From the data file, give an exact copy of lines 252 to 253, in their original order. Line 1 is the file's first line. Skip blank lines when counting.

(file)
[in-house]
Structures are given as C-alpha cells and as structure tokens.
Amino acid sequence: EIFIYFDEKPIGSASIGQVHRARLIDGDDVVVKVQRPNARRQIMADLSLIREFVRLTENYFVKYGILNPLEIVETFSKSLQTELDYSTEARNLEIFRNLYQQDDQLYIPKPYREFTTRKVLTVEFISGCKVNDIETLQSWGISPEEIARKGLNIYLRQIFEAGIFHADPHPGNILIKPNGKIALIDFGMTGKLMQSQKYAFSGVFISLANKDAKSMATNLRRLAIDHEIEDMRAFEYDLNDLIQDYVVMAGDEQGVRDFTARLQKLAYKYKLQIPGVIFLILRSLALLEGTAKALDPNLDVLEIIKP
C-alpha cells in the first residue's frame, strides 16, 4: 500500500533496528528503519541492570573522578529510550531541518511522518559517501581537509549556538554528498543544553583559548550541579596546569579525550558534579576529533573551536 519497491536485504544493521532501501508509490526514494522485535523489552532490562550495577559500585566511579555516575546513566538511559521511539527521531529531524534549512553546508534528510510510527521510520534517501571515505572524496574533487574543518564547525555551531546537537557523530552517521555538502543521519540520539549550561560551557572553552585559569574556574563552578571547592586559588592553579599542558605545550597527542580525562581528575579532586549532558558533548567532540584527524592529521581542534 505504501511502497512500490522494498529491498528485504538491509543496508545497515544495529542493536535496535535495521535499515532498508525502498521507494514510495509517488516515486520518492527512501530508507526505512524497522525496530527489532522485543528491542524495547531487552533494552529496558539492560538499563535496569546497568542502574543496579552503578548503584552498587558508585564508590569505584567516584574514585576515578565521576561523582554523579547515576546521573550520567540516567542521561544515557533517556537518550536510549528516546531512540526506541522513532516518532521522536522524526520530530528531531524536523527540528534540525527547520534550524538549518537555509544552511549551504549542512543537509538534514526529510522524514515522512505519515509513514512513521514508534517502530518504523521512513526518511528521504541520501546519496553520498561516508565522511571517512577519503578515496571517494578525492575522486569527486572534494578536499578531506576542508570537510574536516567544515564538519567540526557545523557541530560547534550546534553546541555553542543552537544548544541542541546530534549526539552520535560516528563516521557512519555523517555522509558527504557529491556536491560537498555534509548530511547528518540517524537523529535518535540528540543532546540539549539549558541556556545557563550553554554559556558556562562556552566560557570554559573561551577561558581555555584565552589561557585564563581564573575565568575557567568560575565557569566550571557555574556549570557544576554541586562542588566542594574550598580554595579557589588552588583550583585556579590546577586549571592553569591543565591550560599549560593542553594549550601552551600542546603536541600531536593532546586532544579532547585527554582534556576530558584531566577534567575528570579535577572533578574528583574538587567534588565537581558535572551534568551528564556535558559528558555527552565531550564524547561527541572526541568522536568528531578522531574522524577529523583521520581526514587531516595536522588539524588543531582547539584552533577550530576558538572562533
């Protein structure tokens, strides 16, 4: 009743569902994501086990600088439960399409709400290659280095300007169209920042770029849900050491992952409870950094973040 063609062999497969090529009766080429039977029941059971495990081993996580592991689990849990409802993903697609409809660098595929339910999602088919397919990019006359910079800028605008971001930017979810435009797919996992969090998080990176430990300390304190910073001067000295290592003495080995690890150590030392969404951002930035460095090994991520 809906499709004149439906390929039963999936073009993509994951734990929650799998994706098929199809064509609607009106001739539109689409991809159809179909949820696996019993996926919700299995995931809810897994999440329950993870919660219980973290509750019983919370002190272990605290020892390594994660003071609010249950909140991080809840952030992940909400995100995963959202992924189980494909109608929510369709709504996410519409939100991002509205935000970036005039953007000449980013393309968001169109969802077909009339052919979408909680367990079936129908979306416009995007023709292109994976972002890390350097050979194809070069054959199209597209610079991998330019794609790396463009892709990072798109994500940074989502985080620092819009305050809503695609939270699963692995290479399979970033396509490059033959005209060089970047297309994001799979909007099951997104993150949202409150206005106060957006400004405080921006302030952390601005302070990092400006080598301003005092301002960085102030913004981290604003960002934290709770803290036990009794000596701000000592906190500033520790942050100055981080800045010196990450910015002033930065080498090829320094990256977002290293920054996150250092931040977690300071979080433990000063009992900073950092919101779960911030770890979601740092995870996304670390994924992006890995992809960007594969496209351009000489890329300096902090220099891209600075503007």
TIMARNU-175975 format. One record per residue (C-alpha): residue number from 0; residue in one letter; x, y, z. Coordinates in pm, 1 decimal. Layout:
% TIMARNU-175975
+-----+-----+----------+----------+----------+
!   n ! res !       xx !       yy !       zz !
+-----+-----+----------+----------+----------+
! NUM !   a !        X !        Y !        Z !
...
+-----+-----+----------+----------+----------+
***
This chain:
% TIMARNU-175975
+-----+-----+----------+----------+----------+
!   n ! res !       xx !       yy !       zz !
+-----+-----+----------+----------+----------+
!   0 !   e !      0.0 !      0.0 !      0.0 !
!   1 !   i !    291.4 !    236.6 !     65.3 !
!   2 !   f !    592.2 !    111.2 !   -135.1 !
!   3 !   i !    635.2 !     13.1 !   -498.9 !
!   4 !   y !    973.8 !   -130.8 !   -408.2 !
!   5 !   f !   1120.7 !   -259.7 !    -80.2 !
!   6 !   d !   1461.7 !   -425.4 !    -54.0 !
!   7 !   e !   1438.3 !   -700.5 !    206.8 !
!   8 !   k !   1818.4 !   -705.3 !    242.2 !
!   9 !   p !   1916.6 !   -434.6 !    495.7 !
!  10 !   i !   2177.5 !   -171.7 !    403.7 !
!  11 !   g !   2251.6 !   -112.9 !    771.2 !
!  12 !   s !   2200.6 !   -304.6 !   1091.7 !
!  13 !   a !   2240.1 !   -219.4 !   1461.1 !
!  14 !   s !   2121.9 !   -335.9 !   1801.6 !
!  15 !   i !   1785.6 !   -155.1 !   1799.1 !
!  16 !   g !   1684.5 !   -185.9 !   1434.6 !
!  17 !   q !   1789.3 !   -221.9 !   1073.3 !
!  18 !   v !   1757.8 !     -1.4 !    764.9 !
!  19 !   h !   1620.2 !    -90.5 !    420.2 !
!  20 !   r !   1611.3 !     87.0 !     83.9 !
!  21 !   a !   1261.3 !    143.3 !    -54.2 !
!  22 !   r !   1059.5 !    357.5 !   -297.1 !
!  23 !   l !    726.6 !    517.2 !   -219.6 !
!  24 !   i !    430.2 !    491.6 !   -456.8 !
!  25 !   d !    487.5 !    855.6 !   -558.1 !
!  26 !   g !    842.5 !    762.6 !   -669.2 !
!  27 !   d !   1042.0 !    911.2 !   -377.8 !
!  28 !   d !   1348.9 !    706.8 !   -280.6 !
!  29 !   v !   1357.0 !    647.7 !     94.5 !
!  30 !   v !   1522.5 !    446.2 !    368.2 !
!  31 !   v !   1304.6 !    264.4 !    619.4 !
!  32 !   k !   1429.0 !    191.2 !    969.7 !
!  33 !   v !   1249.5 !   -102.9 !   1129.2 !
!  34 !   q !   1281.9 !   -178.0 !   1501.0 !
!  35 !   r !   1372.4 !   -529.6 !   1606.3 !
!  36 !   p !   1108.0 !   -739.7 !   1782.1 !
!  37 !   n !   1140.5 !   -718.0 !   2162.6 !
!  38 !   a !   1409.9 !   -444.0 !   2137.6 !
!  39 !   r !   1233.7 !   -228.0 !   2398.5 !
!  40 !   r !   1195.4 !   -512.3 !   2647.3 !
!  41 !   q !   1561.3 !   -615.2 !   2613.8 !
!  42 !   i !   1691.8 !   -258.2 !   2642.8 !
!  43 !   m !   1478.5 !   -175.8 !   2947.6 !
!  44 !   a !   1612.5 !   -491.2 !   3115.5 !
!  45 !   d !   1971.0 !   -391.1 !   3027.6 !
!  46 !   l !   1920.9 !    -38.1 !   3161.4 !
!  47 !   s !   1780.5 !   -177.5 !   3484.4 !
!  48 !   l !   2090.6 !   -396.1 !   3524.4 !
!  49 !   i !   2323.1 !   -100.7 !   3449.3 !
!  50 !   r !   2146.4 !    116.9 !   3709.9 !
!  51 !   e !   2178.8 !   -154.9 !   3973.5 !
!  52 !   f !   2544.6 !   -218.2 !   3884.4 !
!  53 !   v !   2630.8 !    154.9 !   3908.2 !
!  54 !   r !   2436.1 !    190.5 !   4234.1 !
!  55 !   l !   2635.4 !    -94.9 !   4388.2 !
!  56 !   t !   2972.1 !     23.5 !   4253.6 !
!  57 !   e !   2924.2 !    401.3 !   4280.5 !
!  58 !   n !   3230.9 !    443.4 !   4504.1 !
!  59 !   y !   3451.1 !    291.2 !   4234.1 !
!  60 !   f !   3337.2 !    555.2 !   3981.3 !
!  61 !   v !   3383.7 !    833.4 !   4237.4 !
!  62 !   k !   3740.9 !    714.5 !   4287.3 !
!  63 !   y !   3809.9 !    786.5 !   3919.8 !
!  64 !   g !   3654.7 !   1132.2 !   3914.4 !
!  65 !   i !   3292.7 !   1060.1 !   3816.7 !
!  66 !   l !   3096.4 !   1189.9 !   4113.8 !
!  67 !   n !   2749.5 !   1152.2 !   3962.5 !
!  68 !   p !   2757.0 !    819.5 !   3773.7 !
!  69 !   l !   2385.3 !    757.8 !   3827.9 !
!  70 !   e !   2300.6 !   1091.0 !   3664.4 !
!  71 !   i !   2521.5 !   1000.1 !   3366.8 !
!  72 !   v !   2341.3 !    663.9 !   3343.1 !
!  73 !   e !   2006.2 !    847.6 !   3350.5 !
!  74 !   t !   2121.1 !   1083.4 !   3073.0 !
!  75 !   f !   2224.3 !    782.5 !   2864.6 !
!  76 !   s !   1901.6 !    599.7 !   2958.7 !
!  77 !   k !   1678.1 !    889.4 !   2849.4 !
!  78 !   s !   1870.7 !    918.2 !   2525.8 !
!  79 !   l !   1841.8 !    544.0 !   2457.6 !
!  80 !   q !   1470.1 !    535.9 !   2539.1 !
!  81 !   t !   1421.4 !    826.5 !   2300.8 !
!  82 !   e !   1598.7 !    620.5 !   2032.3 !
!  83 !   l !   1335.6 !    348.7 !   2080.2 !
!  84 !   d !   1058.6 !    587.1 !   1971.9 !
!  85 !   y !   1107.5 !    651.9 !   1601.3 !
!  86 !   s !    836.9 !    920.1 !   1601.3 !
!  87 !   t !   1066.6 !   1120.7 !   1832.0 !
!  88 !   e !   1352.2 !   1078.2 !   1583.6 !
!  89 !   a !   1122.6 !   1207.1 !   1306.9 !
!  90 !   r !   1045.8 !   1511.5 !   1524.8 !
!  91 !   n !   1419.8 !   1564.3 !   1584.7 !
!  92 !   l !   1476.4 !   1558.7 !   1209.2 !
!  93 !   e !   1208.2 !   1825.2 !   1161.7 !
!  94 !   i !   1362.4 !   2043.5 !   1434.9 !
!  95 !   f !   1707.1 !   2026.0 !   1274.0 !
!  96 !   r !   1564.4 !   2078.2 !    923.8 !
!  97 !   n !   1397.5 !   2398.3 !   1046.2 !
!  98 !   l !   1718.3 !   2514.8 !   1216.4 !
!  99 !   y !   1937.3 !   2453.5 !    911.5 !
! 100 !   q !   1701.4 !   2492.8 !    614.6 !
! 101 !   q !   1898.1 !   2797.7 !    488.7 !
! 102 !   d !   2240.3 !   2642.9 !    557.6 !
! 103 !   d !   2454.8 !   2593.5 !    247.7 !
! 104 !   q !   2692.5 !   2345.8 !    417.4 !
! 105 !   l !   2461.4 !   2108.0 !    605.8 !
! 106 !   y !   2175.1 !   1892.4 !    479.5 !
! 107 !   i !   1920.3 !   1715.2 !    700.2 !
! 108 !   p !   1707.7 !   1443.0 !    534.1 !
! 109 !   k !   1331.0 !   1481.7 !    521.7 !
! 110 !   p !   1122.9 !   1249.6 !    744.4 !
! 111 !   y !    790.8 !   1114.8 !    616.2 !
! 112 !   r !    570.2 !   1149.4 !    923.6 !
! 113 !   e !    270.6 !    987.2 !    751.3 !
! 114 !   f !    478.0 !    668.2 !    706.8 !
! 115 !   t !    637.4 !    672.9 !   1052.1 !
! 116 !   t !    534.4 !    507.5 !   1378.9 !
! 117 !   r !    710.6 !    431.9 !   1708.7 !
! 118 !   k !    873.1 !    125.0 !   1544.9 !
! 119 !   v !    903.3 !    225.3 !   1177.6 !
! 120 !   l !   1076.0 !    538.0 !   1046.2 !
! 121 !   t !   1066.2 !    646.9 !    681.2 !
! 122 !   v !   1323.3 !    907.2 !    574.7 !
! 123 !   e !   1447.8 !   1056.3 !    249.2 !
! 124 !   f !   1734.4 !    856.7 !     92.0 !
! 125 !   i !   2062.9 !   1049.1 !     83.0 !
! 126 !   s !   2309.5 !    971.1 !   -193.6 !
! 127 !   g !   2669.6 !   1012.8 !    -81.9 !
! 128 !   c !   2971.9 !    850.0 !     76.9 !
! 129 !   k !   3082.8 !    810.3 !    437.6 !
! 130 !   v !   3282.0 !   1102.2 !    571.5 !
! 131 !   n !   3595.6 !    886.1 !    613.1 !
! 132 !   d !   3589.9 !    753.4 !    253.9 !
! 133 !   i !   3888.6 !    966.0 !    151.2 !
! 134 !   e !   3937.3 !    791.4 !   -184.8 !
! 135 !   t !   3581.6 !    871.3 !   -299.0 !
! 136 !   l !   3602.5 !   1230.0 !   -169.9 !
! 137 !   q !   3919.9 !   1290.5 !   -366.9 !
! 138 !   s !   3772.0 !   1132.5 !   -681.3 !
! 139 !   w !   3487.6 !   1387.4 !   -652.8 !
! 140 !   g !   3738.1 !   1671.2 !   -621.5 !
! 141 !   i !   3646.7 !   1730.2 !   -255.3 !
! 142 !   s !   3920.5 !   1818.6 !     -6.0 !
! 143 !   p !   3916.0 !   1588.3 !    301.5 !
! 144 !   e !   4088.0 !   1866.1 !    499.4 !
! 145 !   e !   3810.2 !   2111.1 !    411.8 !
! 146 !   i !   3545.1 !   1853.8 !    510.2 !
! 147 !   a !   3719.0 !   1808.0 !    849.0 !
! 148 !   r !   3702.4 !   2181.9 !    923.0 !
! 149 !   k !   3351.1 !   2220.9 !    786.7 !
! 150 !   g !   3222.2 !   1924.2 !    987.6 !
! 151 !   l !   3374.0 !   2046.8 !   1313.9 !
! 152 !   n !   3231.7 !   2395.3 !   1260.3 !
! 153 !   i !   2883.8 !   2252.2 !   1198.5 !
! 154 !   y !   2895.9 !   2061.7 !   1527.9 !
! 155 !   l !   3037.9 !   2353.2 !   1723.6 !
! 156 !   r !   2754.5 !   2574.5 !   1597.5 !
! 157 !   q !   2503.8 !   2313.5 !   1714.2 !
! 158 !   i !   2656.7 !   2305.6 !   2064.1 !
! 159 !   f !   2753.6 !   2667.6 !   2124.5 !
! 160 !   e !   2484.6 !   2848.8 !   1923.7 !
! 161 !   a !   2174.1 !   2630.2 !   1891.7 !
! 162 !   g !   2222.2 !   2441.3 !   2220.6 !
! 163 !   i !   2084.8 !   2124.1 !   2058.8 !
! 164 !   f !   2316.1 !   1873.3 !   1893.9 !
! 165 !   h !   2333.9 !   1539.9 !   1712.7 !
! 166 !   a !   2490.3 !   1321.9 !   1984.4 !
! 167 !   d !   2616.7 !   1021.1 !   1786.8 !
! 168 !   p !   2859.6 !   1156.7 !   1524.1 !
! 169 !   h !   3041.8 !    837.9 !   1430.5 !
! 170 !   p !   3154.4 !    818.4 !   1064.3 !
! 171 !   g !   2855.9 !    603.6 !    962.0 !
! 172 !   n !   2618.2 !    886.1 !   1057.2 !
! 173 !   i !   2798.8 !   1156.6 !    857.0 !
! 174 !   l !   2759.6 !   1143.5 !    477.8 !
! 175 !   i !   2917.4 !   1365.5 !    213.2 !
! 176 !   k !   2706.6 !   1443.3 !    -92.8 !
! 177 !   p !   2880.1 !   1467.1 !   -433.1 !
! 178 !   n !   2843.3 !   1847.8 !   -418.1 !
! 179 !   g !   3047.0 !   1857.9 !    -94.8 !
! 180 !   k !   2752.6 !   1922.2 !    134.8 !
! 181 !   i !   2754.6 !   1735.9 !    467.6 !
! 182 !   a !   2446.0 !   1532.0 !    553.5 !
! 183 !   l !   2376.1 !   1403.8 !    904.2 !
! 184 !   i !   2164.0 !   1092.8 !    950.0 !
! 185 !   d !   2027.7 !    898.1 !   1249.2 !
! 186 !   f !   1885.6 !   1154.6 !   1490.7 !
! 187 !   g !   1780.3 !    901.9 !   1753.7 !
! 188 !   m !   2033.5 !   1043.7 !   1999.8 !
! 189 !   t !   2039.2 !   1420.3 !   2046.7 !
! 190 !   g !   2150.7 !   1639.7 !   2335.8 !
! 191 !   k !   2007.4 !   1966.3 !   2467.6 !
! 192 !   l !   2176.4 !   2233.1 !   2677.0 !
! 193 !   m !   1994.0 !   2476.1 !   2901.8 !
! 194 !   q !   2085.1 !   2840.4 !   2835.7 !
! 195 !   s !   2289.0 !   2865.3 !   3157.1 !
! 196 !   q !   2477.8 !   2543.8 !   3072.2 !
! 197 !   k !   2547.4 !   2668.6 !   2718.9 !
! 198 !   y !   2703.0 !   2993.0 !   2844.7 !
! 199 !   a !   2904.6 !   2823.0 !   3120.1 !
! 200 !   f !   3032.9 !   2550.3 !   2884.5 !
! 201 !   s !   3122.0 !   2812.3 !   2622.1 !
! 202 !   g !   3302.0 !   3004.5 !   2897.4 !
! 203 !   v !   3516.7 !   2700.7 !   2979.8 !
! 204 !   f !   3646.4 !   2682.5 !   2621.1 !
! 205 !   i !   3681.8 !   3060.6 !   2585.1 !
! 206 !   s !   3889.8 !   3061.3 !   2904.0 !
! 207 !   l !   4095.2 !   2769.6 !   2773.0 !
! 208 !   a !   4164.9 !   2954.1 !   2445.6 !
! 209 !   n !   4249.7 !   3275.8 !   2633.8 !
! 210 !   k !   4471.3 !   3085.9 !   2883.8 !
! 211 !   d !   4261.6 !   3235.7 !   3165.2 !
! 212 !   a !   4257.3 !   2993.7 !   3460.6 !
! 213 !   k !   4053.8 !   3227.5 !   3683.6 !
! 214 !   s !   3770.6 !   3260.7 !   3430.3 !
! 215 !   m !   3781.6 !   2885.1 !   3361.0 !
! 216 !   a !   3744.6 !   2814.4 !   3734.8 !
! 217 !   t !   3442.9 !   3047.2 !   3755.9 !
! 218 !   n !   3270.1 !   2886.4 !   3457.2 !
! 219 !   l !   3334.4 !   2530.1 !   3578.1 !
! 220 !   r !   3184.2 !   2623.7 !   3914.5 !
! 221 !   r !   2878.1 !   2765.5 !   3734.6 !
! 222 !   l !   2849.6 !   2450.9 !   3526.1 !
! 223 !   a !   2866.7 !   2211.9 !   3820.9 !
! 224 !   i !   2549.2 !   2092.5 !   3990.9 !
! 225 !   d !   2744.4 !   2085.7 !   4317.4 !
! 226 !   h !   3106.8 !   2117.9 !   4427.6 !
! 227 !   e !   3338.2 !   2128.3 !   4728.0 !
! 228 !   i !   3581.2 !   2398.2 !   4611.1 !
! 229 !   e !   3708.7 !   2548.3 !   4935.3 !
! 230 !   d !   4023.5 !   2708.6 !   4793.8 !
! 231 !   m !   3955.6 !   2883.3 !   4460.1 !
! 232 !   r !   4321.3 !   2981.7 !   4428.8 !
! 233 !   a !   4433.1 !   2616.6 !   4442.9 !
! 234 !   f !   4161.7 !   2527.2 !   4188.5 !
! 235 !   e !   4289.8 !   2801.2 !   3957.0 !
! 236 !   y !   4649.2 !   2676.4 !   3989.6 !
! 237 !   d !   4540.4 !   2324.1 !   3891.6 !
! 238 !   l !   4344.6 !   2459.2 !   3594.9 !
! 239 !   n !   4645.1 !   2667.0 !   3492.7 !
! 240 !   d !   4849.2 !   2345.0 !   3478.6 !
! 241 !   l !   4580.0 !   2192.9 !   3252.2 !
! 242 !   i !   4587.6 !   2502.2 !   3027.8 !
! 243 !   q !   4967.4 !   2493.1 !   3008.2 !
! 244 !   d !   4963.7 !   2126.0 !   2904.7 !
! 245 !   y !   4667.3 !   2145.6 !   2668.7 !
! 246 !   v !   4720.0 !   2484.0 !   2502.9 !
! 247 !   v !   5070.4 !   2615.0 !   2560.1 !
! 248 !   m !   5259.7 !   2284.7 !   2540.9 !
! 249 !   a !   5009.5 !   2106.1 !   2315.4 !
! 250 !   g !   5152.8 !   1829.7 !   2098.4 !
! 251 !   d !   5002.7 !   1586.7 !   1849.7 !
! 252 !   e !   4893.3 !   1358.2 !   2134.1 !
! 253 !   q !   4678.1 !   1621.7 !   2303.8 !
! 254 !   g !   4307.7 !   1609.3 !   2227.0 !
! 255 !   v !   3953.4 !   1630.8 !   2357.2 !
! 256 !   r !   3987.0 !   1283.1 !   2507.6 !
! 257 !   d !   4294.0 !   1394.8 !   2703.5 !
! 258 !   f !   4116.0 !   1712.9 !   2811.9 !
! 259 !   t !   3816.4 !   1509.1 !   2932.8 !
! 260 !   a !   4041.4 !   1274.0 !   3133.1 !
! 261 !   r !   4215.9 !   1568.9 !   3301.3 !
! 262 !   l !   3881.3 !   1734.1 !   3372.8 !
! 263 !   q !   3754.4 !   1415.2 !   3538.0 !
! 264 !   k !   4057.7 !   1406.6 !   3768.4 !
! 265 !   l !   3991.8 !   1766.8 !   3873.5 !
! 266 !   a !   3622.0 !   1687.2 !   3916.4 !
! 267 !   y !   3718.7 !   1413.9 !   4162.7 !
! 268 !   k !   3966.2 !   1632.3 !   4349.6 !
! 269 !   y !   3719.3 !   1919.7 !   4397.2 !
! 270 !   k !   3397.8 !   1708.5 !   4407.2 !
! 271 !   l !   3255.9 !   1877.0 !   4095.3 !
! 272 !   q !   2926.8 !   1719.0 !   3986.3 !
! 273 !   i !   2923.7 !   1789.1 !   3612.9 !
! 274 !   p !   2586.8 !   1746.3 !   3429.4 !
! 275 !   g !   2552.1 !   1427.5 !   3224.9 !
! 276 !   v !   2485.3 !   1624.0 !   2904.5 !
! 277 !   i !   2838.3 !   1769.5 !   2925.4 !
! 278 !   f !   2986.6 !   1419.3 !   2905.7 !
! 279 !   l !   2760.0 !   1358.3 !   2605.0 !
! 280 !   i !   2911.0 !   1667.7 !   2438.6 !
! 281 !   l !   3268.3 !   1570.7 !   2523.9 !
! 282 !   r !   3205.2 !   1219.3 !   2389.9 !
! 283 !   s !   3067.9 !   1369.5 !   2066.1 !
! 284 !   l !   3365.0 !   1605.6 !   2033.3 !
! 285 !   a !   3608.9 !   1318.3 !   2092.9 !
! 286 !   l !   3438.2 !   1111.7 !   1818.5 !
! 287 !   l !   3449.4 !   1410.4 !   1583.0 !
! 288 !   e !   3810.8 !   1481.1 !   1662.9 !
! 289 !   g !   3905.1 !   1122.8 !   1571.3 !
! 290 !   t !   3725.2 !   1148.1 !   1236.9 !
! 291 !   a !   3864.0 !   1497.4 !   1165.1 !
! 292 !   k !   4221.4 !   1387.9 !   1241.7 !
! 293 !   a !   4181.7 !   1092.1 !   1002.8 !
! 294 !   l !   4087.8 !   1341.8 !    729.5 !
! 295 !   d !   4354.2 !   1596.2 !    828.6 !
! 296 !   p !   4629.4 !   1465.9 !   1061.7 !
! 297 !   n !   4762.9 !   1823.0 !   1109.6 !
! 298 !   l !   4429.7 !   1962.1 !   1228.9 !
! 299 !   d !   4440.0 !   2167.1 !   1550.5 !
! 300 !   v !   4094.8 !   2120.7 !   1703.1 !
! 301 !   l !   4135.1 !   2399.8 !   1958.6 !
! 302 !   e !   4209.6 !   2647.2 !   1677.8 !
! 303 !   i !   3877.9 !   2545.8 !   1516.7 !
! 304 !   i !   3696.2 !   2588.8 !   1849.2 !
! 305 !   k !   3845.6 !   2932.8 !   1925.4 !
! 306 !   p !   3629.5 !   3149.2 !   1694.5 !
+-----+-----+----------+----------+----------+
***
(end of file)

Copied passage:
! 232 !   r !   4321.3 !   2981.7 !   4428.8 !
! 233 !   a !   4433.1 !   2616.6 !   4442.9 !